obj-$(CONFIG_SERIAL_EARLYCON) += earlycon.o
obj-$(CONFIG_SERIAL_EARLYCON_ARM_SEMIHOST) += earlycon-arm-semihost.o
@@ -17,6 +16,8 @@ obj-$(CONFIG_SERIAL_SUNZILOG) += sunzilog.o
obj-$(CONFIG_SERIAL_SUNSU) += sunsu.o
obj-$(CONFIG_SERIAL_SUNSAB) += sunsab.o

+obj-$(CONFIG_SERIAL_21285) += 21285.o
+
# Now bring in any enabled 8250/16450/16550 type drivers.
obj-$(CONFIG_SERIAL_8250) += 8250/
--
2.9.3
Andy Shevchenko
2017-04-02 13:00:01 UTC
Permalink
Post by Nicolas Pitre
Move 21285 entry down alongside other UART drivers to be more consistent
with the rest of the file. It is kept before 8250 though, to preserve the
existing link ordering between those two.
I did once for entire Makefile (some logical reordering), but Greg
objected it. Perhaps you can sell it better.

http://www.spinics.net/lists/linux-serial/msg23616.html
Post by Nicolas Pitre
---
drivers/tty/serial/Makefile | 3 ++-
1 file changed, 2 insertions(+), 1 deletion(-)
diff --git a/drivers/tty/serial/Makefile b/drivers/tty/serial/Makefile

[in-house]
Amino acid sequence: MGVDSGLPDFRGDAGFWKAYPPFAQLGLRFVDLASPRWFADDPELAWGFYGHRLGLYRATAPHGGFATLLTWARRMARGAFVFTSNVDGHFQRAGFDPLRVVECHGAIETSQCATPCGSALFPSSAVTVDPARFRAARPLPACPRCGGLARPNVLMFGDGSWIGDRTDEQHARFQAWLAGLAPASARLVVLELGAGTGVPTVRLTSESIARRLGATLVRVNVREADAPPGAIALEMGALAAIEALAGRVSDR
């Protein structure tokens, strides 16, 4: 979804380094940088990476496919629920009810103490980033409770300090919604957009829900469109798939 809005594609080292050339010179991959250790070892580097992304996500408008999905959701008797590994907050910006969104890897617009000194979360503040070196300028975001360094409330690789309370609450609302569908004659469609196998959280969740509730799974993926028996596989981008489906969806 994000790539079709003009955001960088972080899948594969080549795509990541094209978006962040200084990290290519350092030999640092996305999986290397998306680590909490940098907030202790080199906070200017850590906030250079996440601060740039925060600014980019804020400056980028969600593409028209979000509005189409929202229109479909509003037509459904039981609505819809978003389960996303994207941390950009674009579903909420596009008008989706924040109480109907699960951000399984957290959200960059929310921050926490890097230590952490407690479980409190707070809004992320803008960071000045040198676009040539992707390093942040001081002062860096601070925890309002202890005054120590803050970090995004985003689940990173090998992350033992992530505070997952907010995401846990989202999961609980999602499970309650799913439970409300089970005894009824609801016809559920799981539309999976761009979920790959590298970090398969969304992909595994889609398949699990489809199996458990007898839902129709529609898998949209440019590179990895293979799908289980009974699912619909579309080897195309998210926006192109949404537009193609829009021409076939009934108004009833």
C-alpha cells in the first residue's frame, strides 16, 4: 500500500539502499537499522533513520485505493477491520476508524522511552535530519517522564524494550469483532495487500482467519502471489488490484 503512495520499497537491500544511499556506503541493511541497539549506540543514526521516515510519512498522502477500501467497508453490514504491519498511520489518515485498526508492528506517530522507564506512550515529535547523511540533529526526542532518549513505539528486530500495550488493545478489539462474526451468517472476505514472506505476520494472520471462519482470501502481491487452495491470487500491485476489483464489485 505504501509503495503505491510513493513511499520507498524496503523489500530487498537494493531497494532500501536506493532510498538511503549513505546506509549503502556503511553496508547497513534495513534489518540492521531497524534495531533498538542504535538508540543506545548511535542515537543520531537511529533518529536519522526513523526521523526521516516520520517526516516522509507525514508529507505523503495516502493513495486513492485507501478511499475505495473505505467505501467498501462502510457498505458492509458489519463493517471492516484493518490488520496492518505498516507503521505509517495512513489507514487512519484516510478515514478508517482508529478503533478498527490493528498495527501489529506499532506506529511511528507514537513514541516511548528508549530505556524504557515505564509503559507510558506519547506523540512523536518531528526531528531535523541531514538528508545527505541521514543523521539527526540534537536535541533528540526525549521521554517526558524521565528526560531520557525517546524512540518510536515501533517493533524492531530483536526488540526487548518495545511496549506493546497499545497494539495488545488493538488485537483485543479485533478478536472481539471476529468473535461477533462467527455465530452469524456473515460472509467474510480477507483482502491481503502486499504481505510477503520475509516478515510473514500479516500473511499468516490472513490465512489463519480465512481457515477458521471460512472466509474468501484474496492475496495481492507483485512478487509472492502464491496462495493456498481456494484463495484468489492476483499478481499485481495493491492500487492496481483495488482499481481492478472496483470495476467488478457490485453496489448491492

index 2d6288bc45..53c03e0051 100644
--- a/drivers/tty/serial/Makefile
+++ b/drivers/tty/serial/Makefile
@@ -3,7 +3,6 @@
#
obj-$(CONFIG_SERIAL_CORE) += serial_core.o
-obj-$(CONFIG_SERIAL_21285) += 21285.o
obj-$(CONFIG_SERIAL_EARLYCON) += earlycon.o
obj-$(CONFIG_SERIAL_EARLYCON_ARM_SEMIHOST) += earlycon-arm-semihost.o
@@ -17,6 +16,8 @@ obj-$(CONFIG_SERIAL_SUNZILOG) += sunzilog.o
obj-$(CONFIG_SERIAL_SUNSU) += sunsu.o
obj-$(CONFIG_SERIAL_SUNSAB) += sunsab.o
+obj-$(CONFIG_SERIAL_21285) += 21285.o
+
# Now bring in any enabled 8250/16450/16550 type drivers.
obj-$(CONFIG_SERIAL_8250) += 8250/
--
2.9.3
--
With Best Regards,
Andy Shevchenko
Nicolas Pitre
2017-04-02 15:50:01 UTC
Permalink
Post by Andy Shevchenko
Post by Nicolas Pitre
Move 21285 entry down alongside other UART drivers to be more consistent
with the rest of the file. It is kept before 8250 though, to preserve the
existing link ordering between those two.
I did once for entire Makefile (some logical reordering), but Greg
objected it. Perhaps you can sell it better.
http://www.spinics.net/lists/linux-serial/msg23616.html
The 21285 entry is the only one that clearly is out of place.
I suppose that the rest is debatable.
Post by Andy Shevchenko
Post by Nicolas Pitre
---
drivers/tty/serial/Makefile | 3 ++-
1 file changed, 2 insertions(+), 1 deletion(-)
diff --git a/drivers/tty/serial/Makefile b/drivers/tty/serial/Makefile
index 2d6288bc45..53c03e0051 100644
--- a/drivers/tty/serial/Makefile
+++ b/drivers/tty/serial/Makefile
@@ -3,7 +3,6 @@
#
obj-$(CONFIG_SERIAL_CORE) += serial_core.o
-obj-$(CONFIG_SERIAL_21285) += 21285.o